In our career as anaesthetists, we are expected to deal with a very wide mix of emergency cases from difficult airways, cardiac arrests to the lifeless child in its parents arms - and pretty much everything in between. The gravity of emergency situations is enormous and can be the difference between life and death (obviously) but also the difference between quality of life and profound morbidity. Timely and methodical approaches save lives.
All cases in emergency management should be approached with an ABCD style. This is the same for 1st year students as it is for consultants. We may roll our eyes when we announce 'checking for danger' but checklists do much to enable us to focus on a thorough assessment and should be thought of (in exam scenarios) as an opportunity to explain your knowledge of emergency assessment.
Topics in Emergencies that frequently come up in exams test, at a fundamental level, your safety to practice as an FY1. You could honestly be starting your first working day in the NHS on a night shift. Whilst support is plentiful - a good knowledge of emergency algorithms is essential and I would thoroughly advise you to be aware of the ALS algorithms as a basis of your practice.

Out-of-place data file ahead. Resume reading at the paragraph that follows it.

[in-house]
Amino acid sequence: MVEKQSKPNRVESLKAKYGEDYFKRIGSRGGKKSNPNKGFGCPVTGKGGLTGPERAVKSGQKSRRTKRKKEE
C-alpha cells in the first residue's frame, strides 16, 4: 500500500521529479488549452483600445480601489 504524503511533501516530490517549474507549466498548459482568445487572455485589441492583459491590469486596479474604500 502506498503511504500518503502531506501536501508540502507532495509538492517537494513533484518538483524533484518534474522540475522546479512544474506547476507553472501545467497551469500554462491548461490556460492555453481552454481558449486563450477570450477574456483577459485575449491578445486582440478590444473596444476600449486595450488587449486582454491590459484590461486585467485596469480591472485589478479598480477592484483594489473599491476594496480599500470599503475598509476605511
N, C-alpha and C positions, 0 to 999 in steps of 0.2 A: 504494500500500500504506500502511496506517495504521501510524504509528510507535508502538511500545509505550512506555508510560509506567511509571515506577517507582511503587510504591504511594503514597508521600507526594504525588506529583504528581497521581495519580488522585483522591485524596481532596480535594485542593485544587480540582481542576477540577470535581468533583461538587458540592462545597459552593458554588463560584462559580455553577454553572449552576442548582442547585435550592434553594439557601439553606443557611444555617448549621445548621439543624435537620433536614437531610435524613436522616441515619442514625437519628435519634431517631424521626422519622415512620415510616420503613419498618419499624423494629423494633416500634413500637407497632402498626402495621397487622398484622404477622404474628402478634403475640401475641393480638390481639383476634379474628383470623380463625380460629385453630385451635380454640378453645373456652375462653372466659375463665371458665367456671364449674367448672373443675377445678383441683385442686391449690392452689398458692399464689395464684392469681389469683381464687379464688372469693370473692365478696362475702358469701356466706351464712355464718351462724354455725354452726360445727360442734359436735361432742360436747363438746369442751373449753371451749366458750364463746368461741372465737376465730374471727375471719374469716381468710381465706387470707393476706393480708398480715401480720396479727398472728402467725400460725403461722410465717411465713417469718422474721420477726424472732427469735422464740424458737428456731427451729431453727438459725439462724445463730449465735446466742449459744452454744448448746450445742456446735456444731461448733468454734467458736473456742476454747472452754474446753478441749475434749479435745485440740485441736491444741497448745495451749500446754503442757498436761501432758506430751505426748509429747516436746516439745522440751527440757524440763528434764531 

By no means an exhaustive list of revision - here are the topics that are taught on common Acute Illness Recognition Training courses throughout UK medical schools:
In context of acute care:
HERE (Click) is a great collection of Emergency Medicine Resources for general perusal for those interested- covering abdominal emergencies to Battlefield Trauma.
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